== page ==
A form of bread aerated directly with carbon dioxide gas, instead of allowing the gas to be produced by yeast.
An ABC shop. Photo from museumoflondon.org.uk
The later part of the 19th Century seems to have held, in some quarters, a certain distrust of yeast, with its associations to the 'demon drink' and newly-discovered sickness microbes. This prompted the development of 'Non-Brewed Condiment' as an alternative to vinegar, and may have been the inspiration for Aerated Bread.
The process was developed by Dr. John Dauglish who established the The Aerated Bread Company Ltd in 1862 in Islington in London. It grew to have 150 branch shops and 250 tea rooms. The 'ABC' became an important feature of Victorian and early 20th Century city life, it is frequently mentioned in literature and credited with providing the convenient neutral ground on which the Suffragettes, among others, were able to flourish.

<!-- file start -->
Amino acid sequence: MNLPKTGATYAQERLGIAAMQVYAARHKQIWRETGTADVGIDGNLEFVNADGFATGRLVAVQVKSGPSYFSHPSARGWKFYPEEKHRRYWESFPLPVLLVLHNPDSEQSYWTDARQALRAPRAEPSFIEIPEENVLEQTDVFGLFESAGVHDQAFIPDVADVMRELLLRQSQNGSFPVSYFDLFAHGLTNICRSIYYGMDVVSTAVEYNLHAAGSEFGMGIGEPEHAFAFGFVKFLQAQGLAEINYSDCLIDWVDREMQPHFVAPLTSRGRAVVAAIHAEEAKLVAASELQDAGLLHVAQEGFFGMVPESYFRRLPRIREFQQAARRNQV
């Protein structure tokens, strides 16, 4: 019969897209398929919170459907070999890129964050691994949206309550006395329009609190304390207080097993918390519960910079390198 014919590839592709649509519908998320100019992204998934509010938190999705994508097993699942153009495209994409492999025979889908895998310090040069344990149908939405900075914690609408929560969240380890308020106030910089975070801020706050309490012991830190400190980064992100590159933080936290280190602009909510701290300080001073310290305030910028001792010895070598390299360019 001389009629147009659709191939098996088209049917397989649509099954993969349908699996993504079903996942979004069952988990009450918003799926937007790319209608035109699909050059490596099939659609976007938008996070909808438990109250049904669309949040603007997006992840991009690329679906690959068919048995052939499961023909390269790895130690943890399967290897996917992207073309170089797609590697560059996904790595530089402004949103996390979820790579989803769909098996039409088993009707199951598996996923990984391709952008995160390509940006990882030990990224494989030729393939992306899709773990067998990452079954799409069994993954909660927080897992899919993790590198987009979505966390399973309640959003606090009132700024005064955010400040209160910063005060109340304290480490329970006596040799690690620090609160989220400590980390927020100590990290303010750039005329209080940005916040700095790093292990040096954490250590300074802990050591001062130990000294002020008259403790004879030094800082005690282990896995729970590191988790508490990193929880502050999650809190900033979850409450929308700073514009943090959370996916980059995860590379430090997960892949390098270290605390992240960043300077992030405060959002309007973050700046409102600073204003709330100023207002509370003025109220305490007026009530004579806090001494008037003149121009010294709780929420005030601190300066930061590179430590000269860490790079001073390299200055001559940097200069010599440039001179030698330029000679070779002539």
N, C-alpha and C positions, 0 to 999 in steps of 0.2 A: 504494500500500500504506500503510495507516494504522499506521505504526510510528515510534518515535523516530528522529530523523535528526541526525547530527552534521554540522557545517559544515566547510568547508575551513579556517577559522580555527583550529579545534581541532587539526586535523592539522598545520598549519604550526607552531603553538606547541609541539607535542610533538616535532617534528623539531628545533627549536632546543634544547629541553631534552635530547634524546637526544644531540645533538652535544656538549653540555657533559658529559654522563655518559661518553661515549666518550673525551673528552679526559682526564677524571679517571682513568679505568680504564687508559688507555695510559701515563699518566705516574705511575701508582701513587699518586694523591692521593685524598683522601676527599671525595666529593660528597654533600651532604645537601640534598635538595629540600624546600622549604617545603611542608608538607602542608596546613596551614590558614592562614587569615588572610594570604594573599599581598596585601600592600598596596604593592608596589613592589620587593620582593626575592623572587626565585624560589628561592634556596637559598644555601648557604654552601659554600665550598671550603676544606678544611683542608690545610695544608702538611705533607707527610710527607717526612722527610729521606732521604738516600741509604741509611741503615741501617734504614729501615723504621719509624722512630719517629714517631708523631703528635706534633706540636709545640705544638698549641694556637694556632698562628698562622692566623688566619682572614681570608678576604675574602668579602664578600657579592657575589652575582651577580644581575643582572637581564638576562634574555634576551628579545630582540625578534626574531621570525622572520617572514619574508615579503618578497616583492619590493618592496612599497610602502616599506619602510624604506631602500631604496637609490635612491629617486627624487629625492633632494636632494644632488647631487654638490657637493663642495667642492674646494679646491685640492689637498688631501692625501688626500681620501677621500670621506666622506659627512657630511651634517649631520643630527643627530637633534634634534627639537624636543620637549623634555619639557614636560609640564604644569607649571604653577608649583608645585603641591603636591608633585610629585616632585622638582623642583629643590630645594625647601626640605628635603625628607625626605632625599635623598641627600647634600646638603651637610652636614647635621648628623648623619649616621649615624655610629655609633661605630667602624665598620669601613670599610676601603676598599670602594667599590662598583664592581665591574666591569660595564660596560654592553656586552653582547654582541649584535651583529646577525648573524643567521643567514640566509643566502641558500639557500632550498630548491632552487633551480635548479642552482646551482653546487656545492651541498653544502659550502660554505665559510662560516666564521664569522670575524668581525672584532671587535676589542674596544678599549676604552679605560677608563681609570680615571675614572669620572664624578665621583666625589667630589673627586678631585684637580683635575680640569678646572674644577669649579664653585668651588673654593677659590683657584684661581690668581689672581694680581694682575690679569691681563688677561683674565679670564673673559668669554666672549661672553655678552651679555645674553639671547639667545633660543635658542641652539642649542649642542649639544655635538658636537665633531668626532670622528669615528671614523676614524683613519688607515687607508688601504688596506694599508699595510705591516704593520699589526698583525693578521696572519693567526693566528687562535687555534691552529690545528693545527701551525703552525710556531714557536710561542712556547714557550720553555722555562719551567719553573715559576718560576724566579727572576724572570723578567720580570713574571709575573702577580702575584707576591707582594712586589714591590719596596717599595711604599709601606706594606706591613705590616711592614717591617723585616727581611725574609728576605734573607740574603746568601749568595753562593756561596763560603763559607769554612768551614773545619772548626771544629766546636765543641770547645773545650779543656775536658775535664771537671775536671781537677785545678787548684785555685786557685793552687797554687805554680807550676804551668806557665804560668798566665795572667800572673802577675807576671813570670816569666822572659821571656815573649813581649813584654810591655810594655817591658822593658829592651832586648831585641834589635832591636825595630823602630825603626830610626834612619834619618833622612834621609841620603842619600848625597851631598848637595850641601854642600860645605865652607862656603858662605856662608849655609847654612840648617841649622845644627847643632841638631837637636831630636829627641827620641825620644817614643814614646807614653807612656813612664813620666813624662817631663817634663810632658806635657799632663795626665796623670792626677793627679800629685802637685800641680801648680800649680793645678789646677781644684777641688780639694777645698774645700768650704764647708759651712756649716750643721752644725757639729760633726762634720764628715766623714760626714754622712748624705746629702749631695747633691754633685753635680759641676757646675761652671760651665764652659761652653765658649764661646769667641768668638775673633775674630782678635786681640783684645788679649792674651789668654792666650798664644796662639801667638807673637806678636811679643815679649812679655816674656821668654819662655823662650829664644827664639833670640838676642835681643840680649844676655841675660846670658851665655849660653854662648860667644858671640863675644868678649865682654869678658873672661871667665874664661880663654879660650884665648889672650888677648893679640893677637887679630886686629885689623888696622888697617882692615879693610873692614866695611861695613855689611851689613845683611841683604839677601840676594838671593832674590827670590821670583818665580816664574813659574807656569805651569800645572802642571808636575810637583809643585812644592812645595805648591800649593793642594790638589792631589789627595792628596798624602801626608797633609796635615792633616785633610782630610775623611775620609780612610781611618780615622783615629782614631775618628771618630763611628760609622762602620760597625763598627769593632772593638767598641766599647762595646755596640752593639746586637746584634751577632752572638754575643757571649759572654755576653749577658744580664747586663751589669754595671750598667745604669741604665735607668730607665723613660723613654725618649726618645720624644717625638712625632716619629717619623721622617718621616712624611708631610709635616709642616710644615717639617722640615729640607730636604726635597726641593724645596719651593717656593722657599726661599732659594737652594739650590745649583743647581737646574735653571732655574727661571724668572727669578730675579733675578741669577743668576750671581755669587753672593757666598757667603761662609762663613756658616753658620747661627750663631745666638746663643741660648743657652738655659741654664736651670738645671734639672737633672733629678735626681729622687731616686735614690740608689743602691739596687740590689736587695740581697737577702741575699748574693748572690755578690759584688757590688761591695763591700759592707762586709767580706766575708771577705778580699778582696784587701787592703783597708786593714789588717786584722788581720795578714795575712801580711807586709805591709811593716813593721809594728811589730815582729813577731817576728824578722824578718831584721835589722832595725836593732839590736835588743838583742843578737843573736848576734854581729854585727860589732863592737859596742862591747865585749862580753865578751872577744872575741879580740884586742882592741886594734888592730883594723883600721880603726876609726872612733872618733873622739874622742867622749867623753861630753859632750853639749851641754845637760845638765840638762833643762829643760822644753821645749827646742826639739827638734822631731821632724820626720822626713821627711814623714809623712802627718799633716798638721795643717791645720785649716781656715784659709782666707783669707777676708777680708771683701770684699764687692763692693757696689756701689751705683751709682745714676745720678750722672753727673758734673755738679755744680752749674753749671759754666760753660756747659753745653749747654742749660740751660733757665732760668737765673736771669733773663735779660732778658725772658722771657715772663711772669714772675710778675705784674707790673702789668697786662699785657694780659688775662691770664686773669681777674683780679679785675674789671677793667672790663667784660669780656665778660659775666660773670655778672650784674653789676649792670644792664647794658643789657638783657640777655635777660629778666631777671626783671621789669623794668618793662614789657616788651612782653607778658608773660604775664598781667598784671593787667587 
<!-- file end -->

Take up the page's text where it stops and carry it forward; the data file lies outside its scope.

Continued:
The firm was taken over by Allied Bakeries Ltd in 1955 which became in turn a subsidiary of Associated British Foods Ltd. It ceased trading in the early 1980's.
An Aerated Bread Shop, from 'Highways and Byways in London', 1920
'On the Healthy Manufacture of Bread: A Memoir on the System of Dr. Dauglish' (1884)
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